Category: vocabulary

English: what does refactor mean?

Self-tutoring about English: the tutor mentions refactor. refactor: to alter a program’s presentation to make it more human-consumable without changing its function. Source: yourdictionary.com

English: recalcitrant

Self-tutoring about vocabulary: the tutor mentions recalcitrant. recalcitrant (adj): defiant of authority or duty. Hilariously, as a kid, I was called recalcitrant by someone who truly was. Perhaps it “takes one to know one:)” I hear recalcitrant rarely nowadays. Source:

Vocabulary: surveil

Self-tutoring about English: the tutor “unveils” a word that’s indeed real: surveil. surveil: verb form of noun surveillance. To surveil is to carry out surveillance. Source: merriam-webster.com

English: scofflaw

Self-tutoring about English: the tutor mentions a word he’s never known. scofflaw: a habitual, unrepentant law breaker. Source: Mish, Frederick C. Merriam-Webster Dictionary. Springfield: Merriam-Webster, 2004. Barber, Katherine et al. Oxford Canadian Dictionary of Current English. Don Mills: Oxford University

English: vocabulary: “self-effacing”

Tutoring English, new words are new discoveries. The tutor mentions one. I don’t know if I recall hearing “self-effacing.” However, I encountered it today. It means “tending to avoid attention.” Source: Mish, Frederick C. The Merriam-Webster Dictionary. Springfield: Merriam-Webster, 2004.

English: non-words: “irrecognizable”

Self-tutoring about English: the tutor relates a story. For years I’ve used “irrecognizable.” I guess I just didn’t type it. When I did yesterday, the spell-checker complained. (I think the spell checker and I have been ready to divorce numerous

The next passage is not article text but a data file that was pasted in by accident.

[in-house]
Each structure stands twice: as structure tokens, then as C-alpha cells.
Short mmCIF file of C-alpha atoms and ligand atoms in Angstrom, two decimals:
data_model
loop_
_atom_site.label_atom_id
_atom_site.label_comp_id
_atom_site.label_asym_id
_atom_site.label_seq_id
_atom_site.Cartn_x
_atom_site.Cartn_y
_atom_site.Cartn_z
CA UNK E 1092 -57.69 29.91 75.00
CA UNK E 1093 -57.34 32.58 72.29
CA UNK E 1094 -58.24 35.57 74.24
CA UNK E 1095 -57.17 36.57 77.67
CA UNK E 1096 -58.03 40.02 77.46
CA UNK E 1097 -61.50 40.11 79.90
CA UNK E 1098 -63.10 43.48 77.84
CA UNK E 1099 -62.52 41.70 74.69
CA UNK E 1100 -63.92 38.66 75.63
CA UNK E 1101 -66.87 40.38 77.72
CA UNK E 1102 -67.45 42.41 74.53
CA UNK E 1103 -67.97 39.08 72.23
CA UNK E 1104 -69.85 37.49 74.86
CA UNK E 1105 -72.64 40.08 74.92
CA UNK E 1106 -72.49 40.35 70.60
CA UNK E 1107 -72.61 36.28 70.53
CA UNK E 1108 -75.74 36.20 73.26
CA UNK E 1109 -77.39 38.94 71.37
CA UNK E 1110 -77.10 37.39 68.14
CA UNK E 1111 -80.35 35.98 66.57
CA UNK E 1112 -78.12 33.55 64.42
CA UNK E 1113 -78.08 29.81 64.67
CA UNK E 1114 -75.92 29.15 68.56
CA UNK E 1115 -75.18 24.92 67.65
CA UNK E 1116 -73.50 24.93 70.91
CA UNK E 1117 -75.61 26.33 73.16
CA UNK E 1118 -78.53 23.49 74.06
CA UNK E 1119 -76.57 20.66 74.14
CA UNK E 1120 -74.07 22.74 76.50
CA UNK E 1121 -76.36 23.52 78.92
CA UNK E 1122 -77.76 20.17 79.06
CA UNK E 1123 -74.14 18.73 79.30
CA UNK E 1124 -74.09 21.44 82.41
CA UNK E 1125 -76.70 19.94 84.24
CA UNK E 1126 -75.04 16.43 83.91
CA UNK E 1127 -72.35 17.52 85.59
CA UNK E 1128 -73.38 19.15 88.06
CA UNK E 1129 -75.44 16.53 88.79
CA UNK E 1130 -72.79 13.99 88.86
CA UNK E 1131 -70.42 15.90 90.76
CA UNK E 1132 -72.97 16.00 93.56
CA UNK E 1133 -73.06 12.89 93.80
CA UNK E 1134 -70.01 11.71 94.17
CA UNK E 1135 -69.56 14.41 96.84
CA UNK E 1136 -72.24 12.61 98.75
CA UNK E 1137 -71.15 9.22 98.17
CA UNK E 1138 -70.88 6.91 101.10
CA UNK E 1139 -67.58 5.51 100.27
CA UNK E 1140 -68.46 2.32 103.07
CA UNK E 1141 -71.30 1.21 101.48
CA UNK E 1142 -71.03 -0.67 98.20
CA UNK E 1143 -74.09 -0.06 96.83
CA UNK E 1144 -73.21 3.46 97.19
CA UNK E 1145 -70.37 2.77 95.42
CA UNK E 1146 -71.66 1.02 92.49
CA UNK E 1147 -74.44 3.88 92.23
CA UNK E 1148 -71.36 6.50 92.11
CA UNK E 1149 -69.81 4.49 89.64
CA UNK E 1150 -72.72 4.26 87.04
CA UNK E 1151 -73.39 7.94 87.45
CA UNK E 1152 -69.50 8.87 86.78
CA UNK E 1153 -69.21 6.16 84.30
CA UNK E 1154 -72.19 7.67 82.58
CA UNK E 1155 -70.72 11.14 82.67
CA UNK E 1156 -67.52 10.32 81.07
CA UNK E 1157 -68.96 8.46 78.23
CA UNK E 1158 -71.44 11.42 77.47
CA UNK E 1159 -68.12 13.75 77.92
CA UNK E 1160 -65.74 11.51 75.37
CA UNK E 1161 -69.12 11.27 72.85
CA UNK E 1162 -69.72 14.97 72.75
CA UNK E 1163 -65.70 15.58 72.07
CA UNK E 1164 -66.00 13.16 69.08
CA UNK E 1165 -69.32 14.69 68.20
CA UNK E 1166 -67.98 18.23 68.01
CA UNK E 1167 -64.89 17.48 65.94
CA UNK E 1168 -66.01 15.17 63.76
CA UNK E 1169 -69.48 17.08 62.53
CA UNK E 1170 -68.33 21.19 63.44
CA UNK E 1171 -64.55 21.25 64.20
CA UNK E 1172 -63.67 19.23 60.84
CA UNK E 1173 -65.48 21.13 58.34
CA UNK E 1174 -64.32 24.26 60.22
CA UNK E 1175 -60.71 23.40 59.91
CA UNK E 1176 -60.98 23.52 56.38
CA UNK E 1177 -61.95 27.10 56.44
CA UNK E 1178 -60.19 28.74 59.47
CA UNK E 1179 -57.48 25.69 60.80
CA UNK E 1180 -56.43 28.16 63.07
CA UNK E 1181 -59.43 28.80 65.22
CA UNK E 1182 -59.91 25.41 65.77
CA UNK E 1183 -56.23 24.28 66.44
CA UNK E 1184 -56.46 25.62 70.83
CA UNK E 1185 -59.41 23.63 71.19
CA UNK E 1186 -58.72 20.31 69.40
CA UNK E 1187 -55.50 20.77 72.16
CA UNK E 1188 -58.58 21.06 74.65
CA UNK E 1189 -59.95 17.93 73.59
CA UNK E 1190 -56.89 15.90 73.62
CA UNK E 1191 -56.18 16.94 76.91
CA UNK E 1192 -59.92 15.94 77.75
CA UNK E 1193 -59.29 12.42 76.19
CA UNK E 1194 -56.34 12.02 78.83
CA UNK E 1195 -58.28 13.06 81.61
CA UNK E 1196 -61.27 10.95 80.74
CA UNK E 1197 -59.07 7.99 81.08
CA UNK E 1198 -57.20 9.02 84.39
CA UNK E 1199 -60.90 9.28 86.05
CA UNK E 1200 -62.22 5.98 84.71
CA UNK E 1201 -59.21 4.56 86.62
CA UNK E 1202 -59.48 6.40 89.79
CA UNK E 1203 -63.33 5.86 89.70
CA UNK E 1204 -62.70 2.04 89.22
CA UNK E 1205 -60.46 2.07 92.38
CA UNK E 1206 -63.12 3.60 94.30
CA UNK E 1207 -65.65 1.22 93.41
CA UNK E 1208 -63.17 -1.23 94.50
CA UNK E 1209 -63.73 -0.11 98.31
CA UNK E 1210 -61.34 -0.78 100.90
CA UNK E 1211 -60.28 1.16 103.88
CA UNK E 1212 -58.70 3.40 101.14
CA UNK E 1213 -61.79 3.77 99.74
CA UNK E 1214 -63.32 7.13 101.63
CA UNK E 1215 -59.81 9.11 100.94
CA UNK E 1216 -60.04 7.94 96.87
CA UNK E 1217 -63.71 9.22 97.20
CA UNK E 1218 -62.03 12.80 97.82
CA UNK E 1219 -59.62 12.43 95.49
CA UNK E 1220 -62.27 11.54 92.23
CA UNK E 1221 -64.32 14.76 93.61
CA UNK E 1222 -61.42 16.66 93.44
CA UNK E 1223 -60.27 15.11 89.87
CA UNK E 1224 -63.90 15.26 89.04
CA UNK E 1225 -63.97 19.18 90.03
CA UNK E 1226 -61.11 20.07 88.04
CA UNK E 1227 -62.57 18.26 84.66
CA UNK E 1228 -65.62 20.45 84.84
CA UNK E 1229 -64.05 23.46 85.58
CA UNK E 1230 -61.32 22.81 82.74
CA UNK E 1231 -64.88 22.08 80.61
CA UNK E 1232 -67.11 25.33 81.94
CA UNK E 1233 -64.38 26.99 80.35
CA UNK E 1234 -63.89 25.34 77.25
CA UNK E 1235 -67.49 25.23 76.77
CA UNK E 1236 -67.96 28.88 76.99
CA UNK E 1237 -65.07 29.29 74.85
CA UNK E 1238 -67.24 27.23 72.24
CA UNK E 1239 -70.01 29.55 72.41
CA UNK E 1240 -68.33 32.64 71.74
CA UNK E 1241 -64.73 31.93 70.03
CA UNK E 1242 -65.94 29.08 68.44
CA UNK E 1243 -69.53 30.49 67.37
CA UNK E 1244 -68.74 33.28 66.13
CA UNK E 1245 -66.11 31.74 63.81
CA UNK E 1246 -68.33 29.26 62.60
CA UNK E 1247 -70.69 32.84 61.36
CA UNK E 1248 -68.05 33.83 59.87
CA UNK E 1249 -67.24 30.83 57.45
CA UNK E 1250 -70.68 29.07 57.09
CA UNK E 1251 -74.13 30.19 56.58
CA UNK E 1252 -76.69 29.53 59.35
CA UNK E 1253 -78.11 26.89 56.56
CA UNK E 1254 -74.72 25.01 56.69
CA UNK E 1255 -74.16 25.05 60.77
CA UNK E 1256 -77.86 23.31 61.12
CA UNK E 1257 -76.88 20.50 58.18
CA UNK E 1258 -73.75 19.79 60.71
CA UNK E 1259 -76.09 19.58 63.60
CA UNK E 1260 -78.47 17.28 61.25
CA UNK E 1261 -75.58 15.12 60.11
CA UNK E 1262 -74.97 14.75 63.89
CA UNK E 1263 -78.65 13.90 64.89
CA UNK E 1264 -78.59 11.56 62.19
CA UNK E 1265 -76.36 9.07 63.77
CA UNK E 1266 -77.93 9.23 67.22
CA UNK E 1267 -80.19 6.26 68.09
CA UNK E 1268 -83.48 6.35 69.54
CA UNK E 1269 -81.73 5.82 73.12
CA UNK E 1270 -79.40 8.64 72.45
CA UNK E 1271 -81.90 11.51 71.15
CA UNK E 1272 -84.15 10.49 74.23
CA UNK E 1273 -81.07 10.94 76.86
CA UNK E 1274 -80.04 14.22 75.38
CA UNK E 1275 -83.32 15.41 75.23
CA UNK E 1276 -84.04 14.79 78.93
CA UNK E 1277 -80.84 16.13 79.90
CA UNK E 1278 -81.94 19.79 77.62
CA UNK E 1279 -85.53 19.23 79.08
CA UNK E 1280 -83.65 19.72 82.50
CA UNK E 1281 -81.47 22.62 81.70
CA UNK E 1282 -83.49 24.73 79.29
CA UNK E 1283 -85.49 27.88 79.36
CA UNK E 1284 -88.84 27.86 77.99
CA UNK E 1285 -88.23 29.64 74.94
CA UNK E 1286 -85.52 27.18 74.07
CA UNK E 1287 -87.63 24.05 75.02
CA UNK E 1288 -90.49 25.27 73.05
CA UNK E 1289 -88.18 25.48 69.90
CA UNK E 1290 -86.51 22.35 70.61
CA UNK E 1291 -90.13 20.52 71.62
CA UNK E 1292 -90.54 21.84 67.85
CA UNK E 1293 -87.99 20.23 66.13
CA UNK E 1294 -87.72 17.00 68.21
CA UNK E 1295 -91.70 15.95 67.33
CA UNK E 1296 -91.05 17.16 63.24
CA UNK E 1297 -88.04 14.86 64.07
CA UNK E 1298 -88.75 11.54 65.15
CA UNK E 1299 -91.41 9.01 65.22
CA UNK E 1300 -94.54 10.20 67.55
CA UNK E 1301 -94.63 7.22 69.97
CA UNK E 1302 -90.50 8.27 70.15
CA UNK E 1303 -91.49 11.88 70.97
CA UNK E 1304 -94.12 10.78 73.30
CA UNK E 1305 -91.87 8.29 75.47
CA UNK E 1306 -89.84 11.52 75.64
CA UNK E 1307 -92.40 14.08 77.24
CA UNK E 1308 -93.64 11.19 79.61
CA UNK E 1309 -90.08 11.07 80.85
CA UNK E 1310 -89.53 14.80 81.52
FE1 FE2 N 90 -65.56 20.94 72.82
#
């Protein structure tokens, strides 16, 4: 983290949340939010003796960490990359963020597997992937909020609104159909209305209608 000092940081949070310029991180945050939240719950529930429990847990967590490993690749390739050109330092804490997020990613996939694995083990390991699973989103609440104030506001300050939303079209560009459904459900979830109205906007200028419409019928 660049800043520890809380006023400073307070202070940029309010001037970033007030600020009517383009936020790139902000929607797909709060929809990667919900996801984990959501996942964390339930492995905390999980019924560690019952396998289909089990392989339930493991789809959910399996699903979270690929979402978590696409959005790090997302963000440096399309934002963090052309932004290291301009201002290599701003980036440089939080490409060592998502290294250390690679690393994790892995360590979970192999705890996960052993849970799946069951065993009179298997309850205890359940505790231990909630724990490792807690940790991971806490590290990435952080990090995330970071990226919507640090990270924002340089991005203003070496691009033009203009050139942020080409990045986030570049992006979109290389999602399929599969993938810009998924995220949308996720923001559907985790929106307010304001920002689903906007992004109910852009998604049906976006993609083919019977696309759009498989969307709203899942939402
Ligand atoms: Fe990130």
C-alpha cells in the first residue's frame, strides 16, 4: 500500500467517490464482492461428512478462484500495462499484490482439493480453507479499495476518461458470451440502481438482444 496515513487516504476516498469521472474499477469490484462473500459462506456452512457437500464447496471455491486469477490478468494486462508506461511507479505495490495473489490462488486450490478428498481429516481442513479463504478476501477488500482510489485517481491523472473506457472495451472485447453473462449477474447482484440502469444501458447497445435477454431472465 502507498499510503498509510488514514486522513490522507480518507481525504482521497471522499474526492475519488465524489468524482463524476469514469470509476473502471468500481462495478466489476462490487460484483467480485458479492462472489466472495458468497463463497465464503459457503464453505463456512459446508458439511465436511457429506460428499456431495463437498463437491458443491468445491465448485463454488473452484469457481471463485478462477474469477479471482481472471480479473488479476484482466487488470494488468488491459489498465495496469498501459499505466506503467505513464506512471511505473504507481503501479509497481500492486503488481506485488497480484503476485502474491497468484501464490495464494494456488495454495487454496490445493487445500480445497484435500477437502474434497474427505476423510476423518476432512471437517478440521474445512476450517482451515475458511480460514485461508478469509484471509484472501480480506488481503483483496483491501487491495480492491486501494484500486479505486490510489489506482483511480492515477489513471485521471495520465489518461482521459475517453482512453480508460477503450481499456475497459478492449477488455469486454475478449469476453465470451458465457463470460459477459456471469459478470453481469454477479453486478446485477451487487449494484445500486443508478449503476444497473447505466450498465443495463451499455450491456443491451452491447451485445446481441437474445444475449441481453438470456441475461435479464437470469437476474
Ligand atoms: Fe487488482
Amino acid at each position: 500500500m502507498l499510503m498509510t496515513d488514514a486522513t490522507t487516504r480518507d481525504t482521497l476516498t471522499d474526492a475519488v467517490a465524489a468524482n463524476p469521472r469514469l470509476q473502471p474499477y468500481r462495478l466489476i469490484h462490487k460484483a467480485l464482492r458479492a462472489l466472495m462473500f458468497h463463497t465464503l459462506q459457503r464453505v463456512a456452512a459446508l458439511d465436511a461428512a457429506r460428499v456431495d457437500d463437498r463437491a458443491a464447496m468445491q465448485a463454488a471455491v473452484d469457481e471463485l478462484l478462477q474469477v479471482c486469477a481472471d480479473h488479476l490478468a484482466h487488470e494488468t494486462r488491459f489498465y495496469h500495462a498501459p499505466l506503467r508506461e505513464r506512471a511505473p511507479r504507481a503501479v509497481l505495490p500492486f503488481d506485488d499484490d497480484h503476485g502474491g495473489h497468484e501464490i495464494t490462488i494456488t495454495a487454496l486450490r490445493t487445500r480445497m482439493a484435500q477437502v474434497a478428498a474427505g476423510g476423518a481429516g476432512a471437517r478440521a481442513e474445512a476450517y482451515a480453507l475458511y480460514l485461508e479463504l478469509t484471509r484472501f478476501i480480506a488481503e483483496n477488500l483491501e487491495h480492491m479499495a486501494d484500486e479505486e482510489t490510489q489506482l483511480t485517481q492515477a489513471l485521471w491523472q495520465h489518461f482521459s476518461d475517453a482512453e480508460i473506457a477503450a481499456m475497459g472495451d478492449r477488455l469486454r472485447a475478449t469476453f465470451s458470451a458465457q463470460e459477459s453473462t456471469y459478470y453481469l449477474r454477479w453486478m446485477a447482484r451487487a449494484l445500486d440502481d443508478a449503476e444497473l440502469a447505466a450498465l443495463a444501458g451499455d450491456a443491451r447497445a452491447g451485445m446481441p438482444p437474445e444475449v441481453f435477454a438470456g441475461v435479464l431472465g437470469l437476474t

English: what is a “missive?”

Tutoring English, vocabulary is always interesting. The tutor mentions “missive”. A missive is a written message: a letter. It may be more formal than casual, perhaps urgent rather than entertaining. Source: Barber, Katherine et at. Oxford Canadian Dictionary of Current

English: morass

Tutoring English, words can return. The tutor recalls the word morass. morass: an impairment to motion or mental clarity, akin to a swamp one would try to traverse. I first heard morass decades ago, and hear it rarely now. Source:

English: spurn: the physical verb

Tutoring English, vocabulary can surprise. The tutor mentions an aspect of the verb spurn. I’m familiar that spurn means reject, but it can be a less emotional term. Spurn can also mean to kick aside or step over while walking.

English: ideologue

Self-tutoring about English: the tutor mentions the word ideologue. An ideologue is someone who lives their code of beliefs. It’s the first ‘o’ I find interesting here: ideologue, yet idealist. Source: Barber, Katherine et al. Oxford Canadian Dictionary of Current

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